Conversations with Señor and CABRONCITO


I do apologize about the lag on posting. I do admit that I have been a little under the weather “Spanish-wise” since my phone (which I used to watch Spanish movies) broke down and worse, my SD card where I saved all my Spanish materials – videos, canciones, ebooks, everything got corrupted. Now that SD card is basically UNREADABLE no matter where you insert it, so it is basically unusable now. Not to mention that this SD card contained several of our family photos and videos. So guys, learn from me, SD cards are basically very VERY corruptible and if you have important files in an SD card better have all those backed up!

But having read some emails from readers changed my mind and so I decided to continue posting and here’s what we have today on a guy we can just call “Señor”.

Basically this guy is really called “Señor” by everyone in our office. Señor is basically the manager of the customer relations for Hispanics and hispanohablantes. Señor is a late mid age guy around the same age as Mary Luz. And another great thing is that I found another Spanish speaking dude who I can joke around with in Spanish. Here is how one of our usual conversations goes:

Señor: ¡Hola! ¿Como Estas? (Hey! How are you?)

Me: bien ¿y tu? ¿Es tu finalmente pausa? (Good. And you? Is this your last break(coffee break)?)

Señor: Si. ¿a donde vas, por cierto? (Where are you headed, by the way?)

Me: ¿yo? Bueno voy al baño. ¡Tengo que miar que mis dientes flotan! (Me? Well, I’m heading to the men’s room. I have to piss so bad my teeth are floating!)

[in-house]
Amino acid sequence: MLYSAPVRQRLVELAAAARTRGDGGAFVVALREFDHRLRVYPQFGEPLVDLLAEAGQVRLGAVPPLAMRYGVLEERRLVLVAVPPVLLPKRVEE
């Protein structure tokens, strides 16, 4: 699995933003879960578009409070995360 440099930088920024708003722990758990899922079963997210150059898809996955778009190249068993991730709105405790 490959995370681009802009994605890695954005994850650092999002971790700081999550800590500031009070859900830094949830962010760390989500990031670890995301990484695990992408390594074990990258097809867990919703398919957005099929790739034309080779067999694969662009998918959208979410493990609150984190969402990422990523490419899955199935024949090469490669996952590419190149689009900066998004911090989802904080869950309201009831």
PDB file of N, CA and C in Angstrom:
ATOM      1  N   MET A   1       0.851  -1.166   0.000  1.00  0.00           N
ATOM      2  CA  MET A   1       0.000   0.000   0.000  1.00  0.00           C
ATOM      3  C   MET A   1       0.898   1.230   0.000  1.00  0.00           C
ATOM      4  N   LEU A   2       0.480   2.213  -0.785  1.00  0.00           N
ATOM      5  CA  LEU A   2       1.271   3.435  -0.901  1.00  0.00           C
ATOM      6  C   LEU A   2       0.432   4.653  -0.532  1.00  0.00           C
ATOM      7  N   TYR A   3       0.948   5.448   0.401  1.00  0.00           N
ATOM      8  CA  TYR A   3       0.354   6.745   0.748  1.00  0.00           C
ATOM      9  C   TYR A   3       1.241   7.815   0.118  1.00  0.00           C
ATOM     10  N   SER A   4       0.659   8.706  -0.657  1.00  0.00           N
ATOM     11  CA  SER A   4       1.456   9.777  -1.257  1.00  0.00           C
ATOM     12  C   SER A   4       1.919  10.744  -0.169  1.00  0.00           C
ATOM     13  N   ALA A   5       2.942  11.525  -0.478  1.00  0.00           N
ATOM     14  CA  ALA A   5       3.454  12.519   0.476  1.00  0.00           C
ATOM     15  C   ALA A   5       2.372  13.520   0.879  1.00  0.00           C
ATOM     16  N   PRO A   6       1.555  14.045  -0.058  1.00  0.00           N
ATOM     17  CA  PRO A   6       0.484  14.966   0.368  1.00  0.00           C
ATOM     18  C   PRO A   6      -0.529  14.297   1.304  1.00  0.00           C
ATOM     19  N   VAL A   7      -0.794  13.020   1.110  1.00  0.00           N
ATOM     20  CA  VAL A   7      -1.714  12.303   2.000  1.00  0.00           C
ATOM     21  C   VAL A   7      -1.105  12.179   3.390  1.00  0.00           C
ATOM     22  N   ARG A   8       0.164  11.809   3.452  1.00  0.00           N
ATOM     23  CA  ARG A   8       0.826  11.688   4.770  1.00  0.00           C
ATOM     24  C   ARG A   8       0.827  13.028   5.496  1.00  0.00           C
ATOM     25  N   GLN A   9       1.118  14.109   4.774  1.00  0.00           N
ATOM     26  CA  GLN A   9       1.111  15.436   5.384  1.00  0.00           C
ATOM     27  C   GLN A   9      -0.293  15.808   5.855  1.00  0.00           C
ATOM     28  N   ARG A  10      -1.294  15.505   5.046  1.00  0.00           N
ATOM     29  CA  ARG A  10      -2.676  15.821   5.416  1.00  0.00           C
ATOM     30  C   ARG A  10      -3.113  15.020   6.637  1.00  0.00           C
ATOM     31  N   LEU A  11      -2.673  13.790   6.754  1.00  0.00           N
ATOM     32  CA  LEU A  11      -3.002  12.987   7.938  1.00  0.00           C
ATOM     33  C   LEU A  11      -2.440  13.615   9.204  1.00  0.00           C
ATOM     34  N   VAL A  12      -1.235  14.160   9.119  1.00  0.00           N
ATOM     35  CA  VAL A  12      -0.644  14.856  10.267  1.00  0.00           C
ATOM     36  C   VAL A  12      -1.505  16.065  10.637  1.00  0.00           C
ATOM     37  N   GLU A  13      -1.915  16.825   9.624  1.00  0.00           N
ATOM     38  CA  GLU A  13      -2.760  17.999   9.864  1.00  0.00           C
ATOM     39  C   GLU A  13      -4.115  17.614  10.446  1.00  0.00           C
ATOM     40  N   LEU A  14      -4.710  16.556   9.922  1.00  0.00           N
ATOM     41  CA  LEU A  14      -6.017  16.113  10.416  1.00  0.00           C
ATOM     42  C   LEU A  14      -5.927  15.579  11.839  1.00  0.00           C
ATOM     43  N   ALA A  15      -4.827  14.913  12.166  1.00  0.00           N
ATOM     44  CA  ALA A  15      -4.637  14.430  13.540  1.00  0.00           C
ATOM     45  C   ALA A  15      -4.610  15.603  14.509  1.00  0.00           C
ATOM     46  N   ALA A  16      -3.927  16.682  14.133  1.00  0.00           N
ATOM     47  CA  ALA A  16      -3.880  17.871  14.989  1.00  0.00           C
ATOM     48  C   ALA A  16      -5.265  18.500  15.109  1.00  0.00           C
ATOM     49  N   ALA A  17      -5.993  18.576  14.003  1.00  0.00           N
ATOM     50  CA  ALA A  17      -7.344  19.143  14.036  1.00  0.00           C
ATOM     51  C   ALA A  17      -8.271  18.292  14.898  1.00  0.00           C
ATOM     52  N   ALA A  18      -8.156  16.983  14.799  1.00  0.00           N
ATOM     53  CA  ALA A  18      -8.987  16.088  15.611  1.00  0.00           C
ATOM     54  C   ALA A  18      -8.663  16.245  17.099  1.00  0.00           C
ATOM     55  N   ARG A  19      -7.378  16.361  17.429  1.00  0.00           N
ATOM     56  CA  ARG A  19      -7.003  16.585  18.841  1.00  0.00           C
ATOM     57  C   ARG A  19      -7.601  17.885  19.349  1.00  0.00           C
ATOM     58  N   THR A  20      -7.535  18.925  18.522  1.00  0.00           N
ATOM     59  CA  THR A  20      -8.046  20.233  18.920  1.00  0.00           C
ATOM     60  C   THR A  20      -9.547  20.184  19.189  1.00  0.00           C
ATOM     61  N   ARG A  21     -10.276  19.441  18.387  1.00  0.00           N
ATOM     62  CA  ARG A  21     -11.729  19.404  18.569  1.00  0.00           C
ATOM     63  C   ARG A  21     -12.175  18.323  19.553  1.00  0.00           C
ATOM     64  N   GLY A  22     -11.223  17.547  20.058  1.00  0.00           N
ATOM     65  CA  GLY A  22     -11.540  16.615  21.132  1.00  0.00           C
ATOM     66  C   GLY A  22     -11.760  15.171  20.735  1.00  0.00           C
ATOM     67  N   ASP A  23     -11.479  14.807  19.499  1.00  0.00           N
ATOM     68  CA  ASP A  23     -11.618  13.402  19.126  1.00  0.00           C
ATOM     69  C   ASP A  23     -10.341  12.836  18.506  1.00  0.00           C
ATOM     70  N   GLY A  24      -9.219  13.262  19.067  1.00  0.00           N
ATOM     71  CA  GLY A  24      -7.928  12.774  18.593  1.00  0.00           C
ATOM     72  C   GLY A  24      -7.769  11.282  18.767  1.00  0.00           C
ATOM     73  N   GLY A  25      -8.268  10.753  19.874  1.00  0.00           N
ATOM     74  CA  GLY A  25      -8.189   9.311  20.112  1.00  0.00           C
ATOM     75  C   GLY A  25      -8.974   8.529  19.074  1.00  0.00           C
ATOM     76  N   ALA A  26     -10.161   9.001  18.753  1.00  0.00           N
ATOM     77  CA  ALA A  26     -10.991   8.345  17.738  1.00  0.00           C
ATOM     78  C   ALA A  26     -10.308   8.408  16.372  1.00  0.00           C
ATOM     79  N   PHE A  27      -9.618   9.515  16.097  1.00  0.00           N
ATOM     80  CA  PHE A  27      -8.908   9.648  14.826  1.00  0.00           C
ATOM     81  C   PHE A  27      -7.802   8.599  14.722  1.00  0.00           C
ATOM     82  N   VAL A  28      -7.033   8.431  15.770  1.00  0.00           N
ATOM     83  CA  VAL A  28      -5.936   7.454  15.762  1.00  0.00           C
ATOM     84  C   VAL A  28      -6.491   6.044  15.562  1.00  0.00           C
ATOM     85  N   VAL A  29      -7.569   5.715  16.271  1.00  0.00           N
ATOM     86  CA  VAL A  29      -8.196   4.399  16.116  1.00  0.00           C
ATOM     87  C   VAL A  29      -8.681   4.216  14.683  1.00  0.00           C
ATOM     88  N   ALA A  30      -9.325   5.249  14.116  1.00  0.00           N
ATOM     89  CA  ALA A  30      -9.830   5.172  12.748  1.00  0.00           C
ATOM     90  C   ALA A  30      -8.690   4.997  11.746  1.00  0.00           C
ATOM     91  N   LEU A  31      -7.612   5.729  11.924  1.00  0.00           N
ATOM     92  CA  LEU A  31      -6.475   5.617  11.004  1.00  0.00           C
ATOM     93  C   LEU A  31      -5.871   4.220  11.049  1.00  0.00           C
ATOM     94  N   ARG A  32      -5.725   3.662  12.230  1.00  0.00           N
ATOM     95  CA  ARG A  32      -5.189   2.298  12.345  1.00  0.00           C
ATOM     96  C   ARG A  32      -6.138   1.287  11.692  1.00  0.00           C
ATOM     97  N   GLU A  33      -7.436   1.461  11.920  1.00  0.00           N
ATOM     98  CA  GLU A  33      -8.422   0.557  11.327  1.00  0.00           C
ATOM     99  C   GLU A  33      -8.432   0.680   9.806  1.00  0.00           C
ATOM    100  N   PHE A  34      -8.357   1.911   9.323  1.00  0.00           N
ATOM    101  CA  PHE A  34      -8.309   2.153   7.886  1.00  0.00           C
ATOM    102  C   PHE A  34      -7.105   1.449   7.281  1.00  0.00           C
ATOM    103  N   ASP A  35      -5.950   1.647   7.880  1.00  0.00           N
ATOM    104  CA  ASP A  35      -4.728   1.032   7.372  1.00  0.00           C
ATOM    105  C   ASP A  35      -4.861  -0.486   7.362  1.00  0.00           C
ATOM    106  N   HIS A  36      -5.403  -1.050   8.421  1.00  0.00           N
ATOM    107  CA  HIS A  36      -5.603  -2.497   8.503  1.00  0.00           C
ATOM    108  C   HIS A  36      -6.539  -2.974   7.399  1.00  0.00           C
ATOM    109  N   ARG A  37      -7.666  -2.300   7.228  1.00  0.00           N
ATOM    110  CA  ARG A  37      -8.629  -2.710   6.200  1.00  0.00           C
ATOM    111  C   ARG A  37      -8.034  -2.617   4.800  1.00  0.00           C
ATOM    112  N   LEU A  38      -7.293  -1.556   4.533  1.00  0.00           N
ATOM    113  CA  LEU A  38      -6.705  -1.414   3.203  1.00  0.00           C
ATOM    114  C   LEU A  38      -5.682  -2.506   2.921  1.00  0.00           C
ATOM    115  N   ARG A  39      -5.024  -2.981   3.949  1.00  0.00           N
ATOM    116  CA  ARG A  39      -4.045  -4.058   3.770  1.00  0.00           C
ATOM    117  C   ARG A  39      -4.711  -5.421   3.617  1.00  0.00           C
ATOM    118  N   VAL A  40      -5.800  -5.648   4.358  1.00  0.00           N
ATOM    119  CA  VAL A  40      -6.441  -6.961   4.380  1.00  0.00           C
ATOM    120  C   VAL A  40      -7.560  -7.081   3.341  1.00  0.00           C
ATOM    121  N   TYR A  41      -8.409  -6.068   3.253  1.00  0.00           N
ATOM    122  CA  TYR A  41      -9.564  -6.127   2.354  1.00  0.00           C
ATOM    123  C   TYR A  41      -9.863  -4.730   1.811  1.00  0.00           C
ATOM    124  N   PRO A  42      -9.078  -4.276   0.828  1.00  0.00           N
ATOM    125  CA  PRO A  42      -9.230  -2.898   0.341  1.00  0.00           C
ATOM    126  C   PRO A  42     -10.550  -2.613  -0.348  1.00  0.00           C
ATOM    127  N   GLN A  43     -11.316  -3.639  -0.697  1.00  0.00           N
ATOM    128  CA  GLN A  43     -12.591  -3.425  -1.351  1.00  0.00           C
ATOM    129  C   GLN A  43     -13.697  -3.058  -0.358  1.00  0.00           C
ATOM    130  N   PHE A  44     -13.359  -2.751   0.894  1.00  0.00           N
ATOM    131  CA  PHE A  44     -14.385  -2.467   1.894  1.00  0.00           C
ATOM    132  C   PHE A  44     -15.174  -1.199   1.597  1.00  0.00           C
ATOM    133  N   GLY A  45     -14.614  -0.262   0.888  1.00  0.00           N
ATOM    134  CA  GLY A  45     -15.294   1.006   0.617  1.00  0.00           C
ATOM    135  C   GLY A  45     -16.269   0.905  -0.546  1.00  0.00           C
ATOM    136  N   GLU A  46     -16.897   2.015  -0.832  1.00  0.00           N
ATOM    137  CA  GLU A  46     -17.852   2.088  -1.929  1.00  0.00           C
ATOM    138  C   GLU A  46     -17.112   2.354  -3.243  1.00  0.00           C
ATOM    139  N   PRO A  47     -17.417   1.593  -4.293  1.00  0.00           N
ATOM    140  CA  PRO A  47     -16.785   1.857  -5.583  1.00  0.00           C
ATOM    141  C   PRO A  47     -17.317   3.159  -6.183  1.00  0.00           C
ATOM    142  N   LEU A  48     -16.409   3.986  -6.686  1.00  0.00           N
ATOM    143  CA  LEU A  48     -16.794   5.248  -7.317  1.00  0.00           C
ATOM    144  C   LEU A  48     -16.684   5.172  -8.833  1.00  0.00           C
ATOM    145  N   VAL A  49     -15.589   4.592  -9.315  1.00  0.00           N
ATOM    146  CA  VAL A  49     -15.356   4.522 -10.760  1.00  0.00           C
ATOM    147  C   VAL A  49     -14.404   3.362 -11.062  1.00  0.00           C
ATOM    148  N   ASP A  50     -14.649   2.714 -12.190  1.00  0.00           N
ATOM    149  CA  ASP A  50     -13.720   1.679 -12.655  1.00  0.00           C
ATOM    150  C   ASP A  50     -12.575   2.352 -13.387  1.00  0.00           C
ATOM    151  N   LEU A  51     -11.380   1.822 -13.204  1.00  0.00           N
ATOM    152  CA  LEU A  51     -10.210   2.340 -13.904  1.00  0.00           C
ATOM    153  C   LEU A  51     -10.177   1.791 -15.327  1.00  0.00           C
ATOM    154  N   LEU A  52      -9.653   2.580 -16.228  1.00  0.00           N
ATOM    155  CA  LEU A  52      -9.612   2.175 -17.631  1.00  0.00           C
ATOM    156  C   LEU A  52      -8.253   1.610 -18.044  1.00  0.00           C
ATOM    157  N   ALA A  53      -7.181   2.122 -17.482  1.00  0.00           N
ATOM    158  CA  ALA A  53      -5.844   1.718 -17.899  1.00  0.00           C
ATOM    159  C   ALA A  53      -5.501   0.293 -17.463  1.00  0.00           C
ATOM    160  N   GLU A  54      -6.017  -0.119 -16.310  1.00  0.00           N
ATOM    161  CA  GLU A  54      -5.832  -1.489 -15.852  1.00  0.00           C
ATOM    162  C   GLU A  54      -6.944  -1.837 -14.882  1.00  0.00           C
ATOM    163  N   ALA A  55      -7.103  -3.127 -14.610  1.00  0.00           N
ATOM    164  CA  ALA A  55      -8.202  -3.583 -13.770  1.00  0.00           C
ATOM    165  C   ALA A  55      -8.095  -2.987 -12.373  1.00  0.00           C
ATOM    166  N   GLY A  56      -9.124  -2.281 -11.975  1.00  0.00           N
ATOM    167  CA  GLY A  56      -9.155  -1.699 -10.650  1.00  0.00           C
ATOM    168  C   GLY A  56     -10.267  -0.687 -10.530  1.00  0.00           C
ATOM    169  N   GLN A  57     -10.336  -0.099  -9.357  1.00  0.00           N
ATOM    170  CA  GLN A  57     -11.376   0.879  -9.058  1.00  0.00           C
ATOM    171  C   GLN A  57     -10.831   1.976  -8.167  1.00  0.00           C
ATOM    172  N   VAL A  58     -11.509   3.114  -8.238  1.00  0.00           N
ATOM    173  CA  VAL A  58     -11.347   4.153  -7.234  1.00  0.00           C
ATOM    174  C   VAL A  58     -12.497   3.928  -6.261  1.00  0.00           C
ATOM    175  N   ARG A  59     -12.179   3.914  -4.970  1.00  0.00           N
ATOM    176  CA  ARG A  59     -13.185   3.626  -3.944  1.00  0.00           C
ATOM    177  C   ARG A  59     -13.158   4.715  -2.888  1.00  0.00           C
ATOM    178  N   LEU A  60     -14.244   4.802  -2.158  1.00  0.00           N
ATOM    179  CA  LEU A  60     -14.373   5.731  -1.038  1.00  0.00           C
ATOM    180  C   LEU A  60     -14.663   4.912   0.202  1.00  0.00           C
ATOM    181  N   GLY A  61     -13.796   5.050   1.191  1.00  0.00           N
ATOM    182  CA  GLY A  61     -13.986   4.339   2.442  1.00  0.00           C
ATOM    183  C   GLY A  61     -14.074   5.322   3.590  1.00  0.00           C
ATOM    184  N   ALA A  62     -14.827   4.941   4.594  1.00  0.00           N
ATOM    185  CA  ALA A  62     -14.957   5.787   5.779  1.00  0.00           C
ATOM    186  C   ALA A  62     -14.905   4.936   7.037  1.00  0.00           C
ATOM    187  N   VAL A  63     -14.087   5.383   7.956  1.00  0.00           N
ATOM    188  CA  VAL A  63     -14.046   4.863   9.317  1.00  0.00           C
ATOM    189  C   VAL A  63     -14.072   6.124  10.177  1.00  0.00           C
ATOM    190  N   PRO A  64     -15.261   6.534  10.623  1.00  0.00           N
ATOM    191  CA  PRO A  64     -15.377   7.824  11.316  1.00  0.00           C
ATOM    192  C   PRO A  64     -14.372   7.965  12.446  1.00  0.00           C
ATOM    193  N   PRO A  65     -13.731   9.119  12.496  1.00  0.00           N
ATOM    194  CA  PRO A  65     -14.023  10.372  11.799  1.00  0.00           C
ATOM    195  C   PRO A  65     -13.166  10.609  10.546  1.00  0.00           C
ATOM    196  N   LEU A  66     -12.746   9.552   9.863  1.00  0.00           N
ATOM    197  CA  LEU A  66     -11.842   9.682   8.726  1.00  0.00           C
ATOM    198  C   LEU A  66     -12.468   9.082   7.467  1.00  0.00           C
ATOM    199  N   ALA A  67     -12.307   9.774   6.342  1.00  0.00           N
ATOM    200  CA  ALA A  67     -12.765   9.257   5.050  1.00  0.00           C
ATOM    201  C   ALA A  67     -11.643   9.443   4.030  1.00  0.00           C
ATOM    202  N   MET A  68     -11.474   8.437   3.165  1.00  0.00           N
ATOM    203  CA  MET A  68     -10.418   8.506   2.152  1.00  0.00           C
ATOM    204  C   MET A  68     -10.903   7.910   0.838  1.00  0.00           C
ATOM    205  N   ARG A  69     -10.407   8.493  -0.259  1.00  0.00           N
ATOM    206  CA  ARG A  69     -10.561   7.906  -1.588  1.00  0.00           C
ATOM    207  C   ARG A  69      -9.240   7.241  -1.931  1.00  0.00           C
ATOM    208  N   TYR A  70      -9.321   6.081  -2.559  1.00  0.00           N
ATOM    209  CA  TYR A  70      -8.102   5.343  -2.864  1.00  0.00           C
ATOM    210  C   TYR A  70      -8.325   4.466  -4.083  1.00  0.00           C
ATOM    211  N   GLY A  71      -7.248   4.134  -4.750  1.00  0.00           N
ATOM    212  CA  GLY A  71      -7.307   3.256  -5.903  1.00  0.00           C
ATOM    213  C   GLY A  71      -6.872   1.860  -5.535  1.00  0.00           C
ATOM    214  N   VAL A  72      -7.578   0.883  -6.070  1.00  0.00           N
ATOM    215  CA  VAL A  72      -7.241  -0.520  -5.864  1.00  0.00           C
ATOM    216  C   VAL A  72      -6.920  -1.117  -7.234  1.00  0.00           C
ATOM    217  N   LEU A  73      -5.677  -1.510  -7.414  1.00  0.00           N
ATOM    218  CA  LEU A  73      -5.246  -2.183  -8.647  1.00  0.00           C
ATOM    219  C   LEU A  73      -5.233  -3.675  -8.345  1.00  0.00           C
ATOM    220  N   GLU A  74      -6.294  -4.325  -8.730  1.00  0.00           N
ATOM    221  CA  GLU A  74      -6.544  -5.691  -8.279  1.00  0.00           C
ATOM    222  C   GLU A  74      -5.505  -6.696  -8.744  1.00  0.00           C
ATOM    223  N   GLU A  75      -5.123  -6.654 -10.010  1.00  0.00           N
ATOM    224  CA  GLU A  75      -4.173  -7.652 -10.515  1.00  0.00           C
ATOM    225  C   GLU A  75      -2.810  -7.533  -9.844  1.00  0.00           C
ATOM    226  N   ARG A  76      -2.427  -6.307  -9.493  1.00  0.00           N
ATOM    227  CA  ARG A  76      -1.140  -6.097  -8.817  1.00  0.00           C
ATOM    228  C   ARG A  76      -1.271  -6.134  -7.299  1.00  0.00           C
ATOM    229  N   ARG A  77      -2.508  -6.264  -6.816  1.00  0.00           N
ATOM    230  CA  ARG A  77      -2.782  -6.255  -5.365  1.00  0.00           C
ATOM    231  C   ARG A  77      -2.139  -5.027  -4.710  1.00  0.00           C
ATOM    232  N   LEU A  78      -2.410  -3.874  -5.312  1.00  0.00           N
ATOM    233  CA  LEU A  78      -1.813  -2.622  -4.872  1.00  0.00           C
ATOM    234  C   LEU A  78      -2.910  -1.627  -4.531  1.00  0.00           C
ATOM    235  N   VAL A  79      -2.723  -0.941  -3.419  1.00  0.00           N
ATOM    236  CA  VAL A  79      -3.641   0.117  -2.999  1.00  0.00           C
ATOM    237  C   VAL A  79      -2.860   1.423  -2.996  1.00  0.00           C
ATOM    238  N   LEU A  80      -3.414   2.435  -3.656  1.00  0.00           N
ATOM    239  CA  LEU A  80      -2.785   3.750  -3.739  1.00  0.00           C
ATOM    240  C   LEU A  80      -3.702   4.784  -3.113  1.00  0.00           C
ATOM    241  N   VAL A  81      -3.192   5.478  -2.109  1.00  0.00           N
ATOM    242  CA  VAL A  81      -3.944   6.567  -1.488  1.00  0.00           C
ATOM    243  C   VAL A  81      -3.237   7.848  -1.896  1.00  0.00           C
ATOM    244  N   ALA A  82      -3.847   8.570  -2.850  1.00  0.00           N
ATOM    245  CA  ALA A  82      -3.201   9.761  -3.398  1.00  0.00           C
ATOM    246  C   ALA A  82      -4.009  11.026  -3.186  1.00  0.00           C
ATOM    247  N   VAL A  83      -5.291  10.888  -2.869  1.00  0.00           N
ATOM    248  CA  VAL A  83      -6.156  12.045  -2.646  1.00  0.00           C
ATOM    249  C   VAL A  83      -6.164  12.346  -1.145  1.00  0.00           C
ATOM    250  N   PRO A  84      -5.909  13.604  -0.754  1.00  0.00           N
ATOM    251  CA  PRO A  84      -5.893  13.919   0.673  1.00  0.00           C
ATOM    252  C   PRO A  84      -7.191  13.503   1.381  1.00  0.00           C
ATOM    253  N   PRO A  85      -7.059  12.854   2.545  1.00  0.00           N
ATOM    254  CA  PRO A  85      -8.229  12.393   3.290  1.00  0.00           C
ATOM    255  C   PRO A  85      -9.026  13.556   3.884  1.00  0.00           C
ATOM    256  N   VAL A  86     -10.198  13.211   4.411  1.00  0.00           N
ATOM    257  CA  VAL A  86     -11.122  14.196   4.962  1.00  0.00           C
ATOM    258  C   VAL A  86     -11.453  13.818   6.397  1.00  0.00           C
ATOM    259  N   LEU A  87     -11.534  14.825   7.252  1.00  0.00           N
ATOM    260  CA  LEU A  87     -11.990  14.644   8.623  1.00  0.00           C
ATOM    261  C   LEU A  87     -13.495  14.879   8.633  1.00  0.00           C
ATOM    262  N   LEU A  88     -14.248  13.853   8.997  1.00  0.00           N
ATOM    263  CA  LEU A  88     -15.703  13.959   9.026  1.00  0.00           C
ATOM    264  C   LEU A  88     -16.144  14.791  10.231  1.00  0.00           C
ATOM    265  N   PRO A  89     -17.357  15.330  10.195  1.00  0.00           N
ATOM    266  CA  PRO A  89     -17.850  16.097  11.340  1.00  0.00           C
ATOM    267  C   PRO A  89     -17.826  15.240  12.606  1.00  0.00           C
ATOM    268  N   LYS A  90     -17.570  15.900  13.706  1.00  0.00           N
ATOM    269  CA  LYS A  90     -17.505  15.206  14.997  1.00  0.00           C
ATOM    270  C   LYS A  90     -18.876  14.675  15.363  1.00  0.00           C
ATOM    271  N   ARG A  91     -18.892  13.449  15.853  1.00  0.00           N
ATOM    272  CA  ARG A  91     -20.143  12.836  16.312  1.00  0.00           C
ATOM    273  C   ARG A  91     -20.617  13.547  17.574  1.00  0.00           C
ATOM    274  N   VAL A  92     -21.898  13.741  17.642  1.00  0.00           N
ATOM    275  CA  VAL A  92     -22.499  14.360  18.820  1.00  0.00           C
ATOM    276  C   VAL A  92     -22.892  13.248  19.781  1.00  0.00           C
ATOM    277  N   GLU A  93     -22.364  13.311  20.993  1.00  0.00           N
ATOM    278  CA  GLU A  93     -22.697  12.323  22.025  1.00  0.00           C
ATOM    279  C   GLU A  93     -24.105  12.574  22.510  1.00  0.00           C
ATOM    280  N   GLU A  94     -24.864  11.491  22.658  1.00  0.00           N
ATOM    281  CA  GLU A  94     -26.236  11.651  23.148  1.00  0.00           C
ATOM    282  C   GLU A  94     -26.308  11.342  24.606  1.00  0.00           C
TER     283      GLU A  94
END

Señor: ¡Cabroncito! Bueno, ya voy, hasta luego.  ( Bastard! Alright, I’m going, see you later)

Señor spent a lot of time in mainland Spain and one of the greatest things he taught me was his favorite term, “Cabroncito”.

The Spanish people are fond of putting “cito” at the end of nouns and names.

Ramoncito, Miguelito, Señorito, vasito, etc

These are called “diminutives

This implies that the subject is young, little, cute, or is simply a way of morphing a name for endearment. So imagine the irony of putting “cito” at the end of “carbon” which is a cuss! Basically means:

“You little f*cker! = cabroncito”

On the proper use of cabroncito:

cabroncito

Till next time! ¡Hasta la proxima! Que Dios le bendiga.

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About the author

I go by the name of Magallanes in this blog. My mission here is to influence you folks in the most effective way to learn the Spanish language. Welcome to my fleet!